As Heavyweight for the TJ Patriots, I took on all comers. Jim was a big farm-raised brute from Westminster, six feet six and three hundred pounds. I was five feet seven, two hundred twenty-five pounds soaking wet. This brute had a thick beard and so did his mother in the stands.
I had eaten a whole sub in the locker room given to me by our 98 pounder. I didn’t feel like wrestling. When my teammates showed me who I had to wrestle I made a scared look and let out a fart. I was always clowning. The brute actually caused me to lose consciousness somewhere in the third round. Everybody thought I was clowning. When I came to I gave a thumbs up and hugged one of the cheerleaders.
My father’s assisted living home smells like poop. My father has been fading for five years. He now says very little. He will have a chocolate, a piece of fruit, a stiff Vodka Tonic. After his first sip he will say “this tastes good.” I have to keep the conversation going, and I talk about my girlfriend or my health issues. He does laugh and make expressions. He thinks I am a little nutty, like my mother and her Mother. He enjoys my visits.
Vance G was a crazy character. On the way back from away football games he would lead the team in singing, “spent the last year Rocky Mountain way,” then the team sang “ba na na na,” and then Vance, “couldn’t get much higher.” The team sang, “ba na na na.” This bonded us. He even sang it after a loss, which infuriated our head coach.
Later in life we shared a house. He was a womanizer which was fine with me. We had women coming and going. The sounds emanating from his room became a bit much, so I wore earplugs. When three of his rent checks bounced, we got into a fist fight. After that our friendship was never the same. He died several years back at the age of fifty from a brain infection. He will not be forgotten by me and not by many women.
Two years back I went through the trap door to our ancient basement. I wanted to check on the oil, being aware of snakes and mice that live down there. Lining the wall near the furnace was a group of large creepy bugs possibly from the dinosaur era. I turned to run when one of them jumped onto my shoulder. I had not felt fear like this since I shit my pants on Thanksgiving. I stumbled up the creaky steps, smacking at the creature and screaming. Slamming the trap door, I sprayed some Raid bug spray through the crack in the door. I hoped this would be the end of these carnivorous, hairy eight-legged spider crickets.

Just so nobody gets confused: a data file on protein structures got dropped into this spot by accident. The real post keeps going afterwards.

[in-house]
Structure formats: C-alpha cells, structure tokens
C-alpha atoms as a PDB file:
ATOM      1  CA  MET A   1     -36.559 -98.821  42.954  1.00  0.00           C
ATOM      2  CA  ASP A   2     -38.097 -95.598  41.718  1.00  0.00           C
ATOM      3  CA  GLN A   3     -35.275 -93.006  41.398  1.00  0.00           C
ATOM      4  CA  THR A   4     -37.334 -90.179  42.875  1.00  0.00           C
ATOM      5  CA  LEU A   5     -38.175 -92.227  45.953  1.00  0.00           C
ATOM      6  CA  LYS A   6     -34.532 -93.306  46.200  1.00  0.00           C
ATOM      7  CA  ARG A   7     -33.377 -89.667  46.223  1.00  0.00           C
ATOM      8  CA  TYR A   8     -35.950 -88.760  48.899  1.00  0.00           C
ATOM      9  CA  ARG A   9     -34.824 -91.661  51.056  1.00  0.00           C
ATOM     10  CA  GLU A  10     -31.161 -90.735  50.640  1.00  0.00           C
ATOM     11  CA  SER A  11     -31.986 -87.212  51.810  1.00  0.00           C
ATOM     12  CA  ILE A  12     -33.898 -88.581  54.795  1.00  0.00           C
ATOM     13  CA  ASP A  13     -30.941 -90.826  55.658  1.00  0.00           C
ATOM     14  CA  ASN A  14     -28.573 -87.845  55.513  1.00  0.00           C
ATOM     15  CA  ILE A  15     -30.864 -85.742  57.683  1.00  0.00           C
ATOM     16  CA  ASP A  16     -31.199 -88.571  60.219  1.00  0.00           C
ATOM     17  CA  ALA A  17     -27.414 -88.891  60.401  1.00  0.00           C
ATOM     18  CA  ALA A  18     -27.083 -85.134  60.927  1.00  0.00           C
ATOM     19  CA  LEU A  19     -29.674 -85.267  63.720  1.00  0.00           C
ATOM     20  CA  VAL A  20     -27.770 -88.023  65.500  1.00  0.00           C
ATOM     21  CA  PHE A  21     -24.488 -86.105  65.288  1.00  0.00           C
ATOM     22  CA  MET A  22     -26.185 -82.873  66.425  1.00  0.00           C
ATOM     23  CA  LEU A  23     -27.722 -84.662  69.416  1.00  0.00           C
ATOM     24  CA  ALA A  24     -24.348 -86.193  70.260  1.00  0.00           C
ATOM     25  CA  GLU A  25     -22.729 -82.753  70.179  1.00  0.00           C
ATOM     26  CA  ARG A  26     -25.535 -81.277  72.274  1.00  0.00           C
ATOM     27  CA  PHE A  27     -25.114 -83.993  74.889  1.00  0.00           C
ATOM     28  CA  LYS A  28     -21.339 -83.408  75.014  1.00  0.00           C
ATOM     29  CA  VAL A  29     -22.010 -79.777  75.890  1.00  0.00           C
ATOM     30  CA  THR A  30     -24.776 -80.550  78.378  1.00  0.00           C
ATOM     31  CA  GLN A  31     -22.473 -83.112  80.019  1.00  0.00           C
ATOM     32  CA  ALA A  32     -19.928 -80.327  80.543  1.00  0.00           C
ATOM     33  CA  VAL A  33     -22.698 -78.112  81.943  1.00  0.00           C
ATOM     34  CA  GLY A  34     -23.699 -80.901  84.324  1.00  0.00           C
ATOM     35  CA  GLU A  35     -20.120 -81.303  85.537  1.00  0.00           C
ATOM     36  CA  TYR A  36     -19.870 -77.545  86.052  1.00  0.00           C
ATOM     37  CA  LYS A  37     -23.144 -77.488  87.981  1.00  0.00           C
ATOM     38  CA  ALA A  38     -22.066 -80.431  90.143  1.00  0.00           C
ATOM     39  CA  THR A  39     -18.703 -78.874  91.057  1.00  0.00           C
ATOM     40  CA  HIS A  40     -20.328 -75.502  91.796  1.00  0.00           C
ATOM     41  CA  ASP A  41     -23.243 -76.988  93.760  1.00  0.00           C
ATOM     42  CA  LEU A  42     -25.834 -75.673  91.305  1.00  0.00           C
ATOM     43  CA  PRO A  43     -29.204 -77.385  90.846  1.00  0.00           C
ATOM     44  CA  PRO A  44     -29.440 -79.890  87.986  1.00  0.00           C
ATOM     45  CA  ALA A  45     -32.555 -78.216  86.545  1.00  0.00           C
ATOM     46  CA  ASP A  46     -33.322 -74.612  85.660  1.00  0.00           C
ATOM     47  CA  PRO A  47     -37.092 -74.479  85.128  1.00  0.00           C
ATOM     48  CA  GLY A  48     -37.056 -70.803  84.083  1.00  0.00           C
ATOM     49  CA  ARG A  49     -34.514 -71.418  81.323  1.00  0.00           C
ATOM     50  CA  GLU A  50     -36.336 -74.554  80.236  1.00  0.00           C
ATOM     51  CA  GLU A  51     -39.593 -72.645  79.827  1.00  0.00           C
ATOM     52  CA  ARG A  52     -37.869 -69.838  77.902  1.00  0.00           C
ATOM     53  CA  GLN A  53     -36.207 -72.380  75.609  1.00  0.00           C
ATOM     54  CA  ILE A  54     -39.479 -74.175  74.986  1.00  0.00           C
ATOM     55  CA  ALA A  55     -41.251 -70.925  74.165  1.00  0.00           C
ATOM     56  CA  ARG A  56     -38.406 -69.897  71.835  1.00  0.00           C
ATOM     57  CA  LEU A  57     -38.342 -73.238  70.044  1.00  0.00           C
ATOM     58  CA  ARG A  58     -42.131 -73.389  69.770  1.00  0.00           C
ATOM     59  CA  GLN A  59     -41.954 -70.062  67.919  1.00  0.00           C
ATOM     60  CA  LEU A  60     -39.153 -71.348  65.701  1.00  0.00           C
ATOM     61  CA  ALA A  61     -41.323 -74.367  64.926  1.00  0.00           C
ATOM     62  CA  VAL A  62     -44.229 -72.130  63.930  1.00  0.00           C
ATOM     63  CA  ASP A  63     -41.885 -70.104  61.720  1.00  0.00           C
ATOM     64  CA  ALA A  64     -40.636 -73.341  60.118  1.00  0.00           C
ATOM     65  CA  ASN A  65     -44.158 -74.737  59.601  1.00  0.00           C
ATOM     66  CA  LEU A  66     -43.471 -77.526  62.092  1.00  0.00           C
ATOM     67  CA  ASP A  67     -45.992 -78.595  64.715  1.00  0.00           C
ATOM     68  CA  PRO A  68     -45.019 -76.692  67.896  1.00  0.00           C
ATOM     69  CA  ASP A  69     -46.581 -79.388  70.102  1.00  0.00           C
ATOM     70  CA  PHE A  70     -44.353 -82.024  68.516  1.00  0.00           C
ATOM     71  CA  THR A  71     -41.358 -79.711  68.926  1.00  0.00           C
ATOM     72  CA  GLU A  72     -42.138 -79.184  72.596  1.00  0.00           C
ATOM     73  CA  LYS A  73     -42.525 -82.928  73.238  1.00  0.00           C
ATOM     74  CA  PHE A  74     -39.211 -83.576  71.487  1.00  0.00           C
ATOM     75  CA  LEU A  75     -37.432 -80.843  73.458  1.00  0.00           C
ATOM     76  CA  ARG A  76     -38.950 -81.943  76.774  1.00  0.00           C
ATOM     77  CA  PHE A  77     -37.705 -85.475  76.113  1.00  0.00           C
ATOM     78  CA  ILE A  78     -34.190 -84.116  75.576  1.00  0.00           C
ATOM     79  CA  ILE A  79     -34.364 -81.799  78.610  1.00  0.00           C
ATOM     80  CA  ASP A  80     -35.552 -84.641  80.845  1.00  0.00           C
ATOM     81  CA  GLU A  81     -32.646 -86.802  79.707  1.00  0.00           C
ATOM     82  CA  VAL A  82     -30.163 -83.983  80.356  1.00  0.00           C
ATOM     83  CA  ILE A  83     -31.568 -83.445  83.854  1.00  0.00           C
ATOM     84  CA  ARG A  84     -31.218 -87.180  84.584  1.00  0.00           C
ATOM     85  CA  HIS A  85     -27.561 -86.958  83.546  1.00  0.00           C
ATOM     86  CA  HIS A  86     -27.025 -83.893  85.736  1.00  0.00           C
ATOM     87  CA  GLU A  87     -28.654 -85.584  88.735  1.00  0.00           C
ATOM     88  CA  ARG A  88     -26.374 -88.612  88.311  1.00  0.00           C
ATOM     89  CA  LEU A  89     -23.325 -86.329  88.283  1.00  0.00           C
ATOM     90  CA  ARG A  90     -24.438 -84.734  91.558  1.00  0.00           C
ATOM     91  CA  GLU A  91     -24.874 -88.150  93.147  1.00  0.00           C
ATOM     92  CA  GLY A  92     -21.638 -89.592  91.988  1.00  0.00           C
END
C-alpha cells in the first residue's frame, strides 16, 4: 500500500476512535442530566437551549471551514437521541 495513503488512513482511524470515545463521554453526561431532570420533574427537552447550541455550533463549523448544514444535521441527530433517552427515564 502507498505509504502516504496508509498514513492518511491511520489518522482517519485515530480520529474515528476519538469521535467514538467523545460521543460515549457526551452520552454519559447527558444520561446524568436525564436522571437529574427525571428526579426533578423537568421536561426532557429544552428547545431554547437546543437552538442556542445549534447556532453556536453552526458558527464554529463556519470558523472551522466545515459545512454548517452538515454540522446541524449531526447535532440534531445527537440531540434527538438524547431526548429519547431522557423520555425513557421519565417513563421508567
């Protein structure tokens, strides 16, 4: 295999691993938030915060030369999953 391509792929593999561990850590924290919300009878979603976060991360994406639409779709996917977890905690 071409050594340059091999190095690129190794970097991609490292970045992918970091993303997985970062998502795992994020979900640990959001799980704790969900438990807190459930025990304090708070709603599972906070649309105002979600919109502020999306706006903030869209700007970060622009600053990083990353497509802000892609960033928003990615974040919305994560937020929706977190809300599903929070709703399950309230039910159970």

Last night to my horror, two of these freaky jumpers casually walked across my kitchen floor during dinner. My girlfriend made short work of them with a frying pan while I watched standing on a chair. Later that night I felt a tickle near my groin inside my sweatpants which I had picked up off the floor and put on. I dropped my pants with amazing speed. The largest spider cricket yet fell onto the floor. Once again I screamed. The thought that these man-eating creatures every bit as big as a nickel were now upstairs and in the underwear region of my pants was too much for me. Even after taking two strong sleep medications I lay eyes wide open with my flashlight, a baseball bat and garlic bulbs by my side.
The Saturday night crowd partied together for over forty years.
It was 1969: The first guest would arrive at my parents’ home around 8 pm, Hi Bob, Hi Ann! That’s when my brother and I would go to the top step of our stairs and listen in. Gin, Bourbon, and Scotch were consumed in large amounts, along with many cigarettes, the smoke rising up the stairway.
My uncle Bill was always telling corny jokes. He’d say that he has reservations about Indians–he calls them his Indian reservations. Mrs. Curtis and Mrs. Rice looking stunning in their newest swanky outfits. My mother the perfect host, smelling wonderful with her Chanel Number Five, she was the life of the party. There could be as many as thirty people there, almost every Saturday for nearly forty years. The Cold War with the Atomic bomb, pressures from working, and raising families, these cocktail parties were a welcome relief.
My generation might say to them, “Party on, dudes.”
I do love you, I know I’m not that great at showing it sometimes.
—–> If you love me, why did you run over my lilies with the tractor? Why did you make a giant pile of leaves in the middle of the back yard? I told you not to.
I’m sorry. I have apologized ten times. Those were awful mistakes I made. One bad turn with the tractor and two lilies got smashed in an instant. There was no place else to put the leaves. Two dreadful mistakes which happened two months ago. You need to forgive and forget. I am not perfect. You are very important to me. Please don’t leave. I need you.
Our annual Fourth of July football game was under way. Little kids, senior citizens, even girls were allowed to play. I was going only half-speed as I had already eaten two hotdogs and two hamburgers. Even with this massive load in my stomach I caught a touchdown thrown by my uncle Frank. He could play with a cigarette in his mouth–that takes talent. When he gave the football to his son, little Frankie ran the wrong way and kept going until he was tackled in my neighbor’s yard. The turnout was big this year–nearly a hundred cousins and friends. All together in our front yard. I was proud. We were drinking, sweating and swatting away gnats. At dark the fireflies came out, then fireworks and sparklers.